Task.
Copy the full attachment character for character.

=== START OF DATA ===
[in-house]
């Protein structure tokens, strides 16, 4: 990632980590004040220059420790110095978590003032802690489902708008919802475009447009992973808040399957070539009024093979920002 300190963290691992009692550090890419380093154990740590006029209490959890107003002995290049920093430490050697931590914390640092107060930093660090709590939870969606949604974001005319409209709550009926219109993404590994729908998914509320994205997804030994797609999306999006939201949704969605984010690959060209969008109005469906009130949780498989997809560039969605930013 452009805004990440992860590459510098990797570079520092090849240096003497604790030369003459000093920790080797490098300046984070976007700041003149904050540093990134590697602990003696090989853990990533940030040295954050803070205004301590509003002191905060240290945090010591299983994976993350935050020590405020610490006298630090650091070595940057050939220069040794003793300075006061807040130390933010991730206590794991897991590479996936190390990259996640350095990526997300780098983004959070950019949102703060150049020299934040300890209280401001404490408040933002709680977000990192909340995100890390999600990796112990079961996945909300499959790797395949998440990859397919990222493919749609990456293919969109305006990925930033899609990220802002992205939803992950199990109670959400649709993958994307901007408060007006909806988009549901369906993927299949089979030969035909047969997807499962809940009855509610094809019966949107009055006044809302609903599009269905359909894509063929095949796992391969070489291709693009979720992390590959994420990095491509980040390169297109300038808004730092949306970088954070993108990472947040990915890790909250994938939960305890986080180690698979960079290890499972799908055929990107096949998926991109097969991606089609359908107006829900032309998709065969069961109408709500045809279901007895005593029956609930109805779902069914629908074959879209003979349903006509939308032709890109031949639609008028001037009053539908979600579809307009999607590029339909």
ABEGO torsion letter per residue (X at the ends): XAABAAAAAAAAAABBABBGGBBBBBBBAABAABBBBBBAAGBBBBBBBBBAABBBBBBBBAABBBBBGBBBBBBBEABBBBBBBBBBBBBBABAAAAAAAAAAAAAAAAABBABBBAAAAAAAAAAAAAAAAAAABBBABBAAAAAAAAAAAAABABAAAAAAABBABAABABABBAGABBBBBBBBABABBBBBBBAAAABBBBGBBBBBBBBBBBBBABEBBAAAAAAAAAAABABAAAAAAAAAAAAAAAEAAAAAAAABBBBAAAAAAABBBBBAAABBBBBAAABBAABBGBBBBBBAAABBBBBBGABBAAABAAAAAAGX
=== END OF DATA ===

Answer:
[in-house]
């Protein structure tokens, strides 16, 4: 990632980590004040220059420790110095978590003032802690489902708008919802475009447009992973808040399957070539009024093979920002 300190963290691992009692550090890419380093154990740590006029209490959890107003002995290049920093430490050697931590914390640092107060930093660090709590939870969606949604974001005319409209709550009926219109993404590994729908998914509320994205997804030994797609999306999006939201949704969605984010690959060209969008109005469906009130949780498989997809560039969605930013 452009805004990440992860590459510098990797570079520092090849240096003497604790030369003459000093920790080797490098300046984070976007700041003149904050540093990134590697602990003696090989853990990533940030040295954050803070205004301590509003002191905060240290945090010591299983994976993350935050020590405020610490006298630090650091070595940057050939220069040794003793300075006061807040130390933010991730206590794991897991590479996936190390990259996640350095990526997300780098983004959070950019949102703060150049020299934040300890209280401001404490408040933002709680977000990192909340995100890390999600990796112990079961996945909300499959790797395949998440990859397919990222493919749609990456293919969109305006990925930033899609990220802002992205939803992950199990109670959400649709993958994307901007408060007006909806988009549901369906993927299949089979030969035909047969997807499962809940009855509610094809019966949107009055006044809302609903599009269905359909894509063929095949796992391969070489291709693009979720992390590959994420990095491509980040390169297109300038808004730092949306970088954070993108990472947040990915890790909250994938939960305890986080180690698979960079290890499972799908055929990107096949998926991109097969991606089609359908107006829900032309998709065969069961109408709500045809279901007895005593029956609930109805779902069914629908074959879209003979349903006509939308032709890109031949639609008028001037009053539908979600579809307009999607590029339909």
ABEGO torsion letter per residue (X at the ends): XAABAAAAAAAAAABBABBGGBBBBBBBAABAABBBBBBAAGBBBBBBBBBAABBBBBBBBAABBBBBGBBBBBBBEABBBBBBBBBBBBBBABAAAAAAAAAAAAAAAAABBABBBAAAAAAAAAAAAAAAAAAABBBABBAAAAAAAAAAAAABABAAAAAAABBABAABABABBAGABBBBBBBBABABBBBBBBAAAABBBBGBBBBBBBBBBBBBABEBBAAAAAAAAAAABABAAAAAAAAAAAAAAAEAAAAAAAABBBBAAAAAAABBBBBAAABBBBBAAABBAABBGBBBBBBAAABBBBBBGABBAAABAAAAAAGX